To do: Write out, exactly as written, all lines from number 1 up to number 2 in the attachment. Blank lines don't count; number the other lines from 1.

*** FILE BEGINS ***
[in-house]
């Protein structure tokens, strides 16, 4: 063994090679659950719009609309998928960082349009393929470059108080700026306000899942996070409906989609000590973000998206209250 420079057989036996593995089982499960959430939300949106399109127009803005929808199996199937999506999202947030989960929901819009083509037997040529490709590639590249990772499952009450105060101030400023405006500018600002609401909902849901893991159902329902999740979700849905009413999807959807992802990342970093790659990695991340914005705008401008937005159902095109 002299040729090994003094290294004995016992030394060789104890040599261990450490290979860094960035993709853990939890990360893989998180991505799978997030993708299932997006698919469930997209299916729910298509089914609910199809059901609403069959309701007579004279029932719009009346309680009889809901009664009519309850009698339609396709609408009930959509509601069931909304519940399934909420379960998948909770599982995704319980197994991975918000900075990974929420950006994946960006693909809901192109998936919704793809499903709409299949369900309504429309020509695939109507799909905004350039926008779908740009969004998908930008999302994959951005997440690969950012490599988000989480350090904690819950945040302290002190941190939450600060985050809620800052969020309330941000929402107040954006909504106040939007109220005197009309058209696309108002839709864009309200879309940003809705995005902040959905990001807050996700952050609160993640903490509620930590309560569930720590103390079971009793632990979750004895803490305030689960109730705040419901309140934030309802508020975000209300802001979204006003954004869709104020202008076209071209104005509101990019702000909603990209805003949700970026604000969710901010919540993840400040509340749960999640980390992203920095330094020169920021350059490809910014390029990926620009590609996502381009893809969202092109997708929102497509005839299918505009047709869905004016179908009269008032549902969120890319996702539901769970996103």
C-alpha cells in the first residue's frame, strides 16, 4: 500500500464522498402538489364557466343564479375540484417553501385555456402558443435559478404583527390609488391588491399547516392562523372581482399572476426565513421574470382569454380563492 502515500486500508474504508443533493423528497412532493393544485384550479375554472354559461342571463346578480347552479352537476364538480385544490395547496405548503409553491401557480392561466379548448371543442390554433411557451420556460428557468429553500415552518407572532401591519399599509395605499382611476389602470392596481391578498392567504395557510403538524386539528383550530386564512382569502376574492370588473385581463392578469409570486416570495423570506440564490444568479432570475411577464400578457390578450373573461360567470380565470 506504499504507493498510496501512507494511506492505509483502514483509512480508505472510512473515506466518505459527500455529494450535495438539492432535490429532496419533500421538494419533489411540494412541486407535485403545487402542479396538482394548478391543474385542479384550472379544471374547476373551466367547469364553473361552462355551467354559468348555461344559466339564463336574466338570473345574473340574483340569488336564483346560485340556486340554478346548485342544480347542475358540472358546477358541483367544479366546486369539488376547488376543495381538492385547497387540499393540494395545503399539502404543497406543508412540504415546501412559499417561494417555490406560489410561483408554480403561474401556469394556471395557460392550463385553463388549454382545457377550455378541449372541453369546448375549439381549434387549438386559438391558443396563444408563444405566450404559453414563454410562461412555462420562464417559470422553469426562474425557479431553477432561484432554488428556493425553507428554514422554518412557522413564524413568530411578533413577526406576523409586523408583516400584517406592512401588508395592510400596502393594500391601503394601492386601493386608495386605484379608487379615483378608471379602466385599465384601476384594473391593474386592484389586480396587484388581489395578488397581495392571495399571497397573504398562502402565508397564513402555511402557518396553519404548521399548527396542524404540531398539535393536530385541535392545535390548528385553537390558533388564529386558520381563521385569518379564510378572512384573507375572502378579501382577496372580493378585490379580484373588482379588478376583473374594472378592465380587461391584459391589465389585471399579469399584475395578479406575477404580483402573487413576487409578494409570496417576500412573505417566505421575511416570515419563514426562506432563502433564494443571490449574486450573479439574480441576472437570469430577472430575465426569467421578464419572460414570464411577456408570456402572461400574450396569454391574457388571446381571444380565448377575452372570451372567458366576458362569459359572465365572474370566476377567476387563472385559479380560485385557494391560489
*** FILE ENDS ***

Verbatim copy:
[in-house]
């Protein structure tokens, strides 16, 4: 063994090679659950719009609309998928960082349009393929470059108080700026306000899942996070409906989609000590973000998206209250 420079057989036996593995089982499960959430939300949106399109127009803005929808199996199937999506999202947030989960929901819009083509037997040529490709590639590249990772499952009450105060101030400023405006500018600002609401909902849901893991159902329902999740979700849905009413999807959807992802990342970093790659990695991340914005705008401008937005159902095109 002299040729090994003094290294004995016992030394060789104890040599261990450490290979860094960035993709853990939890990360893989998180991505799978997030993708299932997006698919469930997209299916729910298509089914609910199809059901609403069959309701007579004279029932719009009346309680009889809901009664009519309850009698339609396709609408009930959509509601069931909304519940399934909420379960998948909770599982995704319980197994991975918000900075990974929420950006994946960006693909809901192109998936919704793809499903709409299949369900309504429309020509695939109507799909905004350039926008779908740009969004998908930008999302994959951005997440690969950012490599988000989480350090904690819950945040302290002190941190939450600060985050809620800052969020309330941000929402107040954006909504106040939007109220005197009309058209696309108002839709864009309200879309940003809705995005902040959905990001807050996700952050609160993640903490509620930590309560569930720590103390079971009793632990979750004895803490305030689960109730705040419901309140934030309802508020975000209300802001979204006003954004869709104020202008076209071209104005509101990019702000909603990209805003949700970026604000969710901010919540993840400040509340749960999640980390992203920095330094020169920021350059490809910014390029990926620009590609996502381009893809969202092109997708929102497509005839299918505009047709869905004016179908009269008032549902969120890319996702539901769970996103």